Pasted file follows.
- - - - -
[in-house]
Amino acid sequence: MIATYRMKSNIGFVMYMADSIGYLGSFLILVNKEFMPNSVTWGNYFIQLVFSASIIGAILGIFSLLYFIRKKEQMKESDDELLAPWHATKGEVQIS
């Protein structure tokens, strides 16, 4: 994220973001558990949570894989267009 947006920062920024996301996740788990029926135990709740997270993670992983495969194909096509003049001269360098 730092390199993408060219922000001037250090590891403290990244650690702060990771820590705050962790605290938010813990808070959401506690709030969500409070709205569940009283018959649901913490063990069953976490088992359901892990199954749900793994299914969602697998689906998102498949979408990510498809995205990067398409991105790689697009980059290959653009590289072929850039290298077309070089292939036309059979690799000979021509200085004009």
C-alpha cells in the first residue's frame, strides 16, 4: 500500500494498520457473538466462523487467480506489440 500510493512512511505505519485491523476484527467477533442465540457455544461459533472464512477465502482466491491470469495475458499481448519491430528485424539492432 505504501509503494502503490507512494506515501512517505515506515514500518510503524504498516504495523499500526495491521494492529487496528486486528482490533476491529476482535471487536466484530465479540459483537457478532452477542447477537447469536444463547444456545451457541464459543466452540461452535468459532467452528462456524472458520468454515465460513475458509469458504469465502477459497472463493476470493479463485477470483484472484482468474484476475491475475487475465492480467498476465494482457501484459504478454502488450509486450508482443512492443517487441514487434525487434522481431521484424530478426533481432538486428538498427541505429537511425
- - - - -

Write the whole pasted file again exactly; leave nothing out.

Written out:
[in-house]
Amino acid sequence: MIATYRMKSNIGFVMYMADSIGYLGSFLILVNKEFMPNSVTWGNYFIQLVFSASIIGAILGIFSLLYFIRKKEQMKESDDELLAPWHATKGEVQIS
């Protein structure tokens, strides 16, 4: 994220973001558990949570894989267009 947006920062920024996301996740788990029926135990709740997270993670992983495969194909096509003049001269360098 730092390199993408060219922000001037250090590891403290990244650690702060990771820590705050962790605290938010813990808070959401506690709030969500409070709205569940009283018959649901913490063990069953976490088992359901892990199954749900793994299914969602697998689906998102498949979408990510498809995205990067398409991105790689697009980059290959653009590289072929850039290298077309070089292939036309059979690799000979021509200085004009």
C-alpha cells in the first residue's frame, strides 16, 4: 500500500494498520457473538466462523487467480506489440 500510493512512511505505519485491523476484527467477533442465540457455544461459533472464512477465502482466491491470469495475458499481448519491430528485424539492432 505504501509503494502503490507512494506515501512517505515506515514500518510503524504498516504495523499500526495491521494492529487496528486486528482490533476491529476482535471487536466484530465479540459483537457478532452477542447477537447469536444463547444456545451457541464459543466452540461452535468459532467452528462456524472458520468454515465460513475458509469458504469465502477459497472463493476470493479463485477470483484472484482468474484476475491475475487475465492480467498476465494482457501484459504478454502488450509486450508482443512492443517487441514487434525487434522481431521484424530478426533481432538486428538498427541505429537511425